Deadlifts, squats, and bench presses are what are termed “compound exercises” in body-building parlance. It means that these exercises work multiple muscle groups engaging most of your body in the movement.

By experience, I believe every woman must include a deadlift, a squat, and a bench press in their weekly workout plan! I felt a substantial improvement in my posture and strength after starting these workouts. Here’s why you must try them out-

Deadlifts-

Source: Women’s Health

It is a compound exercise as it works your back muscles, glutes (that is your hip), as well as your core. If you get it right you will work both your upper and lower body like no other exercise.

Your posture depends on your back muscles. Deadlifts will help rectify any hunch or slouch that you might be witnessing while you walk or sit for long hours in front of your computer. Moreover – and this is a spillover effect of deadlifting that I find most beneficial and practical – you will know just the right technique to lift heavy grocery bags or suitcases in the future and will reduce the possibilities of ligament or muscle injuries in your back.

A word of caution- Deadlifts are probably one of the riskiest workouts if done incorrectly. So please ensure you have an experienced individual or trainer to guide you the first time. I personally started with lighter weights using dumbbells and then worked my way up to using barbells. It’s a slow progression but totally worth it! Here’s a link to an instructional video.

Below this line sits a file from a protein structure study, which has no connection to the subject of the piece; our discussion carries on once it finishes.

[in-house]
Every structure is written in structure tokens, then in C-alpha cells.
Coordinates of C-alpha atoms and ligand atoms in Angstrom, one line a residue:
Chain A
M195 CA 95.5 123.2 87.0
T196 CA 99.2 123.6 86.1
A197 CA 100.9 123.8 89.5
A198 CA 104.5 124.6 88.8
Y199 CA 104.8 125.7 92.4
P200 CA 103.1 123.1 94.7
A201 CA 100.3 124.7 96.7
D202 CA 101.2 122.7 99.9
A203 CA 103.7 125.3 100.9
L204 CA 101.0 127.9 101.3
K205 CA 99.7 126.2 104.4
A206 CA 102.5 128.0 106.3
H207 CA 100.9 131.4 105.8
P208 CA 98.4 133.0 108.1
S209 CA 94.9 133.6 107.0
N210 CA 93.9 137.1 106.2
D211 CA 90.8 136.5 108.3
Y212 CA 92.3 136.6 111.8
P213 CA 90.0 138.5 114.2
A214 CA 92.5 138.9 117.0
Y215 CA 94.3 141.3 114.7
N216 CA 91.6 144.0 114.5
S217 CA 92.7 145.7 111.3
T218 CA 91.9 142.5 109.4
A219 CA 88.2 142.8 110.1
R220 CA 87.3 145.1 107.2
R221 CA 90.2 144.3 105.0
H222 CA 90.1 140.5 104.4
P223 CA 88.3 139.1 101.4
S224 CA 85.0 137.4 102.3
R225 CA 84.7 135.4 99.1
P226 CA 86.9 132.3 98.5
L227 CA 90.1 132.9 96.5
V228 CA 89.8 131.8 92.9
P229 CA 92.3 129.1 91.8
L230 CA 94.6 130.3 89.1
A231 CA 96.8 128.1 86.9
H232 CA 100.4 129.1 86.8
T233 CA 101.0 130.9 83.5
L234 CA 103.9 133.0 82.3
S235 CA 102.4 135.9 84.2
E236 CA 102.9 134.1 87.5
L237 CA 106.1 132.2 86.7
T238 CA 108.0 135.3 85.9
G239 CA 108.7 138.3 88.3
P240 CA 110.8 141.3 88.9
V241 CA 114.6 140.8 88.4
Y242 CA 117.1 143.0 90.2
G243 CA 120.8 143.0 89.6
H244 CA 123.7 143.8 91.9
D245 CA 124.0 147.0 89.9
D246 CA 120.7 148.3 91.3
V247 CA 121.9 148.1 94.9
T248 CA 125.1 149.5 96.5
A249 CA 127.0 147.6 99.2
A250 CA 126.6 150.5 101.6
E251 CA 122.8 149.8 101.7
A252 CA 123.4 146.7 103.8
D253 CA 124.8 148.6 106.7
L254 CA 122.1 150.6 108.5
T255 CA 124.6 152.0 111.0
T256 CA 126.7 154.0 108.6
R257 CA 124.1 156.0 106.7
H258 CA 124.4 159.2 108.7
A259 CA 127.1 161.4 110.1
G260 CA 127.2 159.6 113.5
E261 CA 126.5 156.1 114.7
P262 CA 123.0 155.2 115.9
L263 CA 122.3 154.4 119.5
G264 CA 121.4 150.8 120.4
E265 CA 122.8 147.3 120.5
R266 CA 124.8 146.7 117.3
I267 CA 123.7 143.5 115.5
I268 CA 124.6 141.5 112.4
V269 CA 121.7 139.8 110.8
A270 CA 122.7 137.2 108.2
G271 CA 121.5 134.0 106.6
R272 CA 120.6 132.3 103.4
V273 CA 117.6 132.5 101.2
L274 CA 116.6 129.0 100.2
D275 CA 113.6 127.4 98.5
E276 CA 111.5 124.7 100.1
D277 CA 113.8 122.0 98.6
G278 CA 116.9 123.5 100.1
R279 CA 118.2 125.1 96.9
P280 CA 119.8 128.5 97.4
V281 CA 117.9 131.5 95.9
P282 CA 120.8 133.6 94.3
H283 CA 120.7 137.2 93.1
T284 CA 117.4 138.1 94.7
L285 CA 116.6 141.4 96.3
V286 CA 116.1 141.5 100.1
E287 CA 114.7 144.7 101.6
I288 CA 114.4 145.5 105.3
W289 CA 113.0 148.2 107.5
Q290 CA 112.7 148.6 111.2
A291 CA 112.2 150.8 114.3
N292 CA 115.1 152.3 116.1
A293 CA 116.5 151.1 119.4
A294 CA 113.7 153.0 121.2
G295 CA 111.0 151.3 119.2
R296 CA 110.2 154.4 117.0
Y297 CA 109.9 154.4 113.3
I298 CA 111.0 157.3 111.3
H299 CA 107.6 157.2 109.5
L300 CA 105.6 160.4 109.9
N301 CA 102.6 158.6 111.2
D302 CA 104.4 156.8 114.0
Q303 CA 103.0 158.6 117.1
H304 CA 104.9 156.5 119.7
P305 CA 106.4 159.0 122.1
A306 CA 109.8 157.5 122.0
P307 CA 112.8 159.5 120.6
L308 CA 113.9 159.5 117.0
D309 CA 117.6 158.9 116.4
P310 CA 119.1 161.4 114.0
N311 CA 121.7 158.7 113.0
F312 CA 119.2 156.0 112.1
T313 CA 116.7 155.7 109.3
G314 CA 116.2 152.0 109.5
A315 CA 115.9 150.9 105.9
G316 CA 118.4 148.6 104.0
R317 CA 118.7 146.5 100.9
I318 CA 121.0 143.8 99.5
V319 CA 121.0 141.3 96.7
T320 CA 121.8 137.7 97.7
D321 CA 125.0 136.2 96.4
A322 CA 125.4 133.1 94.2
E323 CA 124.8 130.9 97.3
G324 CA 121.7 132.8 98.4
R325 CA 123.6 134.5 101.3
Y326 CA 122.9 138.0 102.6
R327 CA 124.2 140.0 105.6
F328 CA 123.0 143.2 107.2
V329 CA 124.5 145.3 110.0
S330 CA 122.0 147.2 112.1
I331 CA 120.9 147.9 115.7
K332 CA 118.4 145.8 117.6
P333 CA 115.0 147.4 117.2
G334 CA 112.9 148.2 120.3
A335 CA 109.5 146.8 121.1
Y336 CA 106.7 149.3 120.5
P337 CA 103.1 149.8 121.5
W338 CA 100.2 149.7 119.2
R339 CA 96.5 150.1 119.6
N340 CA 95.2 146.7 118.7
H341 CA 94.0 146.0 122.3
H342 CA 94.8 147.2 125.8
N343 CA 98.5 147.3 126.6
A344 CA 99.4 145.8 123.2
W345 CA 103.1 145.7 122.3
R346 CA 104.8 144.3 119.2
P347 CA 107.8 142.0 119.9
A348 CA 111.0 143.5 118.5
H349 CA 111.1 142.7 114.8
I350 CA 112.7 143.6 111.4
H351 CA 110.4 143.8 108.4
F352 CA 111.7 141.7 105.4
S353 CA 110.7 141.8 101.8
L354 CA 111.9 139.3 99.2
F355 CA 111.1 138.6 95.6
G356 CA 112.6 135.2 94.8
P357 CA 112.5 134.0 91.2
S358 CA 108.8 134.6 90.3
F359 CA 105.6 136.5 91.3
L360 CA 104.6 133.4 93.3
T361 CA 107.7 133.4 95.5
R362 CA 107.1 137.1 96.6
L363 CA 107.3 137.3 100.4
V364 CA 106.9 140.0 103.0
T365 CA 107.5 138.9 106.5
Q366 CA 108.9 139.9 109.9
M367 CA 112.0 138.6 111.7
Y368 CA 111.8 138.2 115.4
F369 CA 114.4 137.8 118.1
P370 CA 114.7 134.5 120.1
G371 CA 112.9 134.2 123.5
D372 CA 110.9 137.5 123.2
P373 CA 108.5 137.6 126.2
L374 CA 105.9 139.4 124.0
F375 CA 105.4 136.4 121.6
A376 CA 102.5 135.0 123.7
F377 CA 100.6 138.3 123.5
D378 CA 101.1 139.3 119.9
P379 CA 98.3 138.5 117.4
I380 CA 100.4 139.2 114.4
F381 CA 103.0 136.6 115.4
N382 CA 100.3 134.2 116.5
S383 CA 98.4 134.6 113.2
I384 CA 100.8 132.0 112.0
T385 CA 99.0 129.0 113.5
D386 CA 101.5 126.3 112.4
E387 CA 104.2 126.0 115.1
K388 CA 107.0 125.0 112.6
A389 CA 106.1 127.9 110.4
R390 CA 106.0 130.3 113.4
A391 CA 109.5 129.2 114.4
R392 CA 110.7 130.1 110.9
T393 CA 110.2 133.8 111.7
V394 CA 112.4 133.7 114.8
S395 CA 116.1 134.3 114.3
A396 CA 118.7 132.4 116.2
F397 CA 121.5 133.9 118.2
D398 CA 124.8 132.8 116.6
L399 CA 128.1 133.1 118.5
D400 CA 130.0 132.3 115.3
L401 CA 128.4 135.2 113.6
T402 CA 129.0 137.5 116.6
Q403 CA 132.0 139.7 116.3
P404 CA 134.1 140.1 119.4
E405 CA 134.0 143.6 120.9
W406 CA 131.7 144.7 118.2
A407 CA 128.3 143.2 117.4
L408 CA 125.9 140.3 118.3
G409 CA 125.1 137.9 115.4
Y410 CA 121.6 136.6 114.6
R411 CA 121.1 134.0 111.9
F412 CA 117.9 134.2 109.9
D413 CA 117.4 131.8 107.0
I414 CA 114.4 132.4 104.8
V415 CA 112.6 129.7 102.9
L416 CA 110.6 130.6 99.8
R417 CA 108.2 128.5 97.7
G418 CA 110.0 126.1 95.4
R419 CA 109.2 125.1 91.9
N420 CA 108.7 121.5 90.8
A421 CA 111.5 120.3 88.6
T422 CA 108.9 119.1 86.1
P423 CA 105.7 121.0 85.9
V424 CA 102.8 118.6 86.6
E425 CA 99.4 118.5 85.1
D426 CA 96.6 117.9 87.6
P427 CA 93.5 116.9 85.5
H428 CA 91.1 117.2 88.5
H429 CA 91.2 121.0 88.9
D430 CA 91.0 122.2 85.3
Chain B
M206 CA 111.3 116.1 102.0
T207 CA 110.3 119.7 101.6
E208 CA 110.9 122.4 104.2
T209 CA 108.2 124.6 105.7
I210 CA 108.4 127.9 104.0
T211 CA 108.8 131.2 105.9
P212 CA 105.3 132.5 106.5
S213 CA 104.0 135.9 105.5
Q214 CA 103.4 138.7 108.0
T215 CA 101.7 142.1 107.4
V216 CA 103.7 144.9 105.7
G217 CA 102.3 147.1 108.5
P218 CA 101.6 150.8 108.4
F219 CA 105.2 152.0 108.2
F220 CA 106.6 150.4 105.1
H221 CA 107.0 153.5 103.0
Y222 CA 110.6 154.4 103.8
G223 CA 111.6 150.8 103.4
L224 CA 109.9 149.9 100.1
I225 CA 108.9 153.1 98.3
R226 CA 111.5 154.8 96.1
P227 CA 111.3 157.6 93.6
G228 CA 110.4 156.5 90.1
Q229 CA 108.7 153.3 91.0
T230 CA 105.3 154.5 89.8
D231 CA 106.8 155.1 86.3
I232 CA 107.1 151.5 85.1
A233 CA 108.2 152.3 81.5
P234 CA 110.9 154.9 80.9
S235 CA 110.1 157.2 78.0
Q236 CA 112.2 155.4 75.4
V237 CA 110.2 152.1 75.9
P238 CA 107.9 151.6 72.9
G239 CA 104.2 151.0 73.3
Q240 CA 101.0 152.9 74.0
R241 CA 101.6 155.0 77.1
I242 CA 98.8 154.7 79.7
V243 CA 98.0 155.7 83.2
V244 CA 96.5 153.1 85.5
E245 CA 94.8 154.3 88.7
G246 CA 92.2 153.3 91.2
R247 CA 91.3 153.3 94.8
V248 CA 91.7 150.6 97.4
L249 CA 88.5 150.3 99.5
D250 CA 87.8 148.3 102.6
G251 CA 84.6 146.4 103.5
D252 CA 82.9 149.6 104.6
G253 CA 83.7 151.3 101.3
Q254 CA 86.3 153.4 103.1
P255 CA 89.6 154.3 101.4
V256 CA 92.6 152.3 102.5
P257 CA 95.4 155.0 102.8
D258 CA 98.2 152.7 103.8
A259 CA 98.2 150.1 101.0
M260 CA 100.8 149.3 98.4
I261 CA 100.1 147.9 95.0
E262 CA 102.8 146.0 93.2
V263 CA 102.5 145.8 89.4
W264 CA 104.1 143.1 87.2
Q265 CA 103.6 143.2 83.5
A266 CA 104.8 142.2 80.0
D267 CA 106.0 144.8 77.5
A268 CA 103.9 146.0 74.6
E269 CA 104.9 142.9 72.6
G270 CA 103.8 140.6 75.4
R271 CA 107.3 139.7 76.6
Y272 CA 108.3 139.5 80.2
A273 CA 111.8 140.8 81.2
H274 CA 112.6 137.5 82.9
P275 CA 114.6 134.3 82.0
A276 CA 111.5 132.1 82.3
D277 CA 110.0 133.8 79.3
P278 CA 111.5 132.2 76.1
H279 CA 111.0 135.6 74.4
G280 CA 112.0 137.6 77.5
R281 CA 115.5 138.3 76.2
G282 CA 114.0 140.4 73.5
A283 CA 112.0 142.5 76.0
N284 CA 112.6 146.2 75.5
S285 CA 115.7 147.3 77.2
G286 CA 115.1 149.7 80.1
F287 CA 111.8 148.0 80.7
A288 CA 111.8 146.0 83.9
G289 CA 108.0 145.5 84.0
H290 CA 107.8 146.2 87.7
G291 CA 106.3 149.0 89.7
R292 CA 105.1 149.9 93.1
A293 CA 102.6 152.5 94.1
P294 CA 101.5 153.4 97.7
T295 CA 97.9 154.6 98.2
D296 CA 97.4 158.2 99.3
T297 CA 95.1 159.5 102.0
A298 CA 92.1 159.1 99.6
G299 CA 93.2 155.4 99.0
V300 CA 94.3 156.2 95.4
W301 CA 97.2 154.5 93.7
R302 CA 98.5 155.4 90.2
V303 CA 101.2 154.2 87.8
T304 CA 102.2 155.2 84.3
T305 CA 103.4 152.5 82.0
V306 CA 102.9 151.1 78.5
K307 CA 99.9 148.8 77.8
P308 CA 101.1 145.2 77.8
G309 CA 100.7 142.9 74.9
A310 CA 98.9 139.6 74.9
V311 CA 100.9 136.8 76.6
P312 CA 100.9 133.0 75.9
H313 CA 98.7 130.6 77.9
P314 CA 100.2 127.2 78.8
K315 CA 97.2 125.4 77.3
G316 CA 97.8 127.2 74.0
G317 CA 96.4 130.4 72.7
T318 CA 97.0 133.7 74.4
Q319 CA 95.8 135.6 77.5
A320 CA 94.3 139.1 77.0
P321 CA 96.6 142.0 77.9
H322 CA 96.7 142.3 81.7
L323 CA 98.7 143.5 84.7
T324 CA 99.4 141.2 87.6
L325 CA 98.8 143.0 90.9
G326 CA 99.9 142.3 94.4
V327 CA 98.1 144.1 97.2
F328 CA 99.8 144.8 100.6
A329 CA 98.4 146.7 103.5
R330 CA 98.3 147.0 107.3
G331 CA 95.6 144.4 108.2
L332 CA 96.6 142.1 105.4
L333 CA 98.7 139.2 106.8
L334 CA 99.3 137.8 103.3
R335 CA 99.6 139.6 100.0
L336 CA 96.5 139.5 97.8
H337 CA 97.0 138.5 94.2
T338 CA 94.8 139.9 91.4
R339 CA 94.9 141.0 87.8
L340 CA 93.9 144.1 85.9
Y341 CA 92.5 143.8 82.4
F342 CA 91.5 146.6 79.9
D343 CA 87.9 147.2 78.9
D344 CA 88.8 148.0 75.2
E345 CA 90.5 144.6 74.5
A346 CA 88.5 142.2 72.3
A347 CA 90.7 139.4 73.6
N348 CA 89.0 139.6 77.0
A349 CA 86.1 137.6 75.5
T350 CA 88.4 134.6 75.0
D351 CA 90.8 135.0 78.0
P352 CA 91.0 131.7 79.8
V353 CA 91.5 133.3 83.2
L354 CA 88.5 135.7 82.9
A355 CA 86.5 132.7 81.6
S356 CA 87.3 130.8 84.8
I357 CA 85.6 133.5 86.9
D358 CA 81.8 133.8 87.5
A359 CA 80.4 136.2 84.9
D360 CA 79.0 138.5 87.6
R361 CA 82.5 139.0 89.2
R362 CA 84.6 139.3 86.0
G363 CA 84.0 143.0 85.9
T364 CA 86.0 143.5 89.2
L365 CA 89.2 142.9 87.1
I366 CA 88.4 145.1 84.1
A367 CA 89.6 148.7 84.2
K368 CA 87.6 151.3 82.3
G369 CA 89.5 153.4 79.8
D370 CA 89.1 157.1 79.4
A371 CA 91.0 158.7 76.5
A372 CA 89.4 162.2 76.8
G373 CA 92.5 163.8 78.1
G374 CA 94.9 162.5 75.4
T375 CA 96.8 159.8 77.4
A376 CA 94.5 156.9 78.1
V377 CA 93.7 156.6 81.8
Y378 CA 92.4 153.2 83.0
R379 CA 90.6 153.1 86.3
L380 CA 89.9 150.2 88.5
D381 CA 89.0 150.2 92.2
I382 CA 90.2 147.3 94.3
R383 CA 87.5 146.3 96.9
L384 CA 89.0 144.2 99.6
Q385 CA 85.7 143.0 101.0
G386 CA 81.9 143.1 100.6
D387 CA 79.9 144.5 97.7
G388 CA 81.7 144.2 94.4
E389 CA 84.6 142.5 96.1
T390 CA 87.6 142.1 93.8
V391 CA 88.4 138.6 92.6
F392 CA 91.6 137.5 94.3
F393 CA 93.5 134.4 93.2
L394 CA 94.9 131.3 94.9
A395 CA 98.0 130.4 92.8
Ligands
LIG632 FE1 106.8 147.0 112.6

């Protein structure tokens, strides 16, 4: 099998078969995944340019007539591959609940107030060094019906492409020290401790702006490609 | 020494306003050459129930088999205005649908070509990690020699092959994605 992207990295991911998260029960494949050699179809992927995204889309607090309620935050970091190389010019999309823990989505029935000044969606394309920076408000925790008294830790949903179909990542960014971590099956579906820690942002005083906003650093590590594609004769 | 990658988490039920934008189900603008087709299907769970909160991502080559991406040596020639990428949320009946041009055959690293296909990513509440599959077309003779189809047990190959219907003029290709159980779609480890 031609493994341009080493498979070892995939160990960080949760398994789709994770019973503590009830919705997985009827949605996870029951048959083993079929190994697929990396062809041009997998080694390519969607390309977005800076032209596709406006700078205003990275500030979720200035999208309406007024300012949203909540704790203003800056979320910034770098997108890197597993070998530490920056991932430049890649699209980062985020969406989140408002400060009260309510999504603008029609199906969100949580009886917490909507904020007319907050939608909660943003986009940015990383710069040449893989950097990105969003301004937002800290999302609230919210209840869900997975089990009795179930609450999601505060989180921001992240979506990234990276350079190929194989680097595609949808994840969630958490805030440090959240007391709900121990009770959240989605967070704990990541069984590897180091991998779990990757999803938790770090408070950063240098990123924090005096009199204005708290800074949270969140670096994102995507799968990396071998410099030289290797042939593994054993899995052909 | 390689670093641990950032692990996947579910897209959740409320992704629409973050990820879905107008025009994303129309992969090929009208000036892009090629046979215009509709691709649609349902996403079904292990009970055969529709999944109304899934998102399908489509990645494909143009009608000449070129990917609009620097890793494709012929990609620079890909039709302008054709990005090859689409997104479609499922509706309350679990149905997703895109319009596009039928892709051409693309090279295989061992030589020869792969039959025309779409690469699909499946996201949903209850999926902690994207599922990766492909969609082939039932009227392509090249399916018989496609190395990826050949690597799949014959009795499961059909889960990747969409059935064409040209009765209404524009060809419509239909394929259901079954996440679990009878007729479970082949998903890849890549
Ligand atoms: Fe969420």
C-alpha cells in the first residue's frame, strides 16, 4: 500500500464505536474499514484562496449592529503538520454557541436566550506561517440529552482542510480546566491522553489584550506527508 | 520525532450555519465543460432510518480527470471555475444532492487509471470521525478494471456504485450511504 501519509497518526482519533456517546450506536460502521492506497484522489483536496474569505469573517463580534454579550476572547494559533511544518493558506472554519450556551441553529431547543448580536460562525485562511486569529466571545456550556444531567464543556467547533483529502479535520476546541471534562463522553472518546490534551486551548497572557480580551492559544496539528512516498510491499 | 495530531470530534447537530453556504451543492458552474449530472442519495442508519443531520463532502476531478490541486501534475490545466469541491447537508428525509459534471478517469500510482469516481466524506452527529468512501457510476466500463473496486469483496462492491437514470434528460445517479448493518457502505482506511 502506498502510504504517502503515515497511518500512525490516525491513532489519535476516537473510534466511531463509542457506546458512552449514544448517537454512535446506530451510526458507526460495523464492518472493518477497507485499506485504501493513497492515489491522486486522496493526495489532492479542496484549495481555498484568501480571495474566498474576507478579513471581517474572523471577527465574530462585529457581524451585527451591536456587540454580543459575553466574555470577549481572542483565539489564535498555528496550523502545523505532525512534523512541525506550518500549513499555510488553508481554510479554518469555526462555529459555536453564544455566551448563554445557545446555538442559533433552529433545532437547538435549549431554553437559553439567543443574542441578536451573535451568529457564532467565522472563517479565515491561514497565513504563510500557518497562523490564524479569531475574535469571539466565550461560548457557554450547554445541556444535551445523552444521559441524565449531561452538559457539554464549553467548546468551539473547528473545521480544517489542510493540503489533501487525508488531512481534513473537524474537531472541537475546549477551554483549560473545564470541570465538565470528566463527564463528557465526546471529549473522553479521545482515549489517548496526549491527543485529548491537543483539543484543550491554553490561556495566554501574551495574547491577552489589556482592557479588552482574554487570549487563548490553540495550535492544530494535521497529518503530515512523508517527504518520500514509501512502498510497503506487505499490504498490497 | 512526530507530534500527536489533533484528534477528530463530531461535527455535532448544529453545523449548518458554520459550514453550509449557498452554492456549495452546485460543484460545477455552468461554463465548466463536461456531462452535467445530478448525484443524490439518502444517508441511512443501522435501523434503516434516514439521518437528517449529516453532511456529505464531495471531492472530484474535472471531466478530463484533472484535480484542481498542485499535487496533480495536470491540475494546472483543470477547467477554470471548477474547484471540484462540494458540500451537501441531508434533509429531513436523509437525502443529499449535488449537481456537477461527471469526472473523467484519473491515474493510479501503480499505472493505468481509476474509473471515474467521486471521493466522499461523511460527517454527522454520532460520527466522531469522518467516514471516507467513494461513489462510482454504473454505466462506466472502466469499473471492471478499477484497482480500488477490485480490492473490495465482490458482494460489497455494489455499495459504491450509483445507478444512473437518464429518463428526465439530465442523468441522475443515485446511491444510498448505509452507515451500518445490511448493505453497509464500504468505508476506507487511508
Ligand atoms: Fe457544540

Squats-

Source: Women’s Health

For those who find leg days boring, I would say just go for one exercise – the Squat! It is another compound movement that engages your core, quadriceps (your thigh muscles), and glutes. Squats will help strengthen your tendons, bones, and ligaments while also building lean muscle in your thighs and glutes. For women who are especially concerned about shedding fat in the lower body, this workout might just do the trick! I found significant improvement in strength while running after including squats in my workouts. For women, squatting will strengthen their pelvic muscles and may reduce injuries and pain during pregnancy. Squats will also improve flexibility, mobility, and digestion due to the engagement of abdominal muscles! Lastly, it is also one of the most favored workouts for achieving flawless buttocks (that we all secretly crave!) Again, there are many common mistakes made while squatting. Make sure to do it the right way!

Bench Press-

Source: Bodybuilding.com

This is an exercise that is often underrated among women. I have felt stronger and more empowered ever since I started bench pressing. If you are someone who is seeking upper body strength, you must consider the bench press. Another compound movement, the bench press strengthens and conditions your chest, shoulders, and triceps. It is a good starting point for getting your first push-up!